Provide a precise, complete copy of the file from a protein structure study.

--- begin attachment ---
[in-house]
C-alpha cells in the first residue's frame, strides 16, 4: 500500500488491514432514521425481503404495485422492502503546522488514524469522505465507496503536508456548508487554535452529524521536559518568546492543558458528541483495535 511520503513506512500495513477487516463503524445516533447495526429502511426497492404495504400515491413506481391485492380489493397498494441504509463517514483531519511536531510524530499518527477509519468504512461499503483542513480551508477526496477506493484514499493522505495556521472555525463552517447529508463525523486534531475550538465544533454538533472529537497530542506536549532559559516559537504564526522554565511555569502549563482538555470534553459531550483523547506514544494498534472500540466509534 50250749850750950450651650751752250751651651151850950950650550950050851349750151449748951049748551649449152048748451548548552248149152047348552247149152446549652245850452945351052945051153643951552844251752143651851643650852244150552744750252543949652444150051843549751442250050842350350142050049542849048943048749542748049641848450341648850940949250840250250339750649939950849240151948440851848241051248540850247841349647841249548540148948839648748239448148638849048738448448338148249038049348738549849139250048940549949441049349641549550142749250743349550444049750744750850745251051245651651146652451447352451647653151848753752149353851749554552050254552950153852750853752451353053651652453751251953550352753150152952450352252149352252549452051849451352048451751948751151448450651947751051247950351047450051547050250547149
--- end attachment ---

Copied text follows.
[in-house]
C-alpha cells in the first residue's frame, strides 16, 4: 500500500488491514432514521425481503404495485422492502503546522488514524469522505465507496503536508456548508487554535452529524521536559518568546492543558458528541483495535 511520503513506512500495513477487516463503524445516533447495526429502511426497492404495504400515491413506481391485492380489493397498494441504509463517514483531519511536531510524530499518527477509519468504512461499503483542513480551508477526496477506493484514499493522505495556521472555525463552517447529508463525523486534531475550538465544533454538533472529537497530542506536549532559559516559537504564526522554565511555569502549563482538555470534553459531550483523547506514544494498534472500540466509534 50250749850750950450651650751752250751651651151850950950650550950050851349750151449748951049748551649449152048748451548548552248149152047348552247149152446549652245850452945351052945051153643951552844251752143651851643650852244150552744750252543949652444150051843549751442250050842350350142050049542849048943048749542748049641848450341648850940949250840250250339750649939950849240151948440851848241051248540850247841349647841249548540148948839648748239448148638849048738448448338148249038049348738549849139250048940549949441049349641549550142749250743349550444049750744750850745251051245651651146652451447352451647653151848753752149353851749554552050254552950153852750853752451353053651652453751251953550352753150152952450352252149352252549452051849451352048451751948751151448450651947751051247950351047450051547050250547149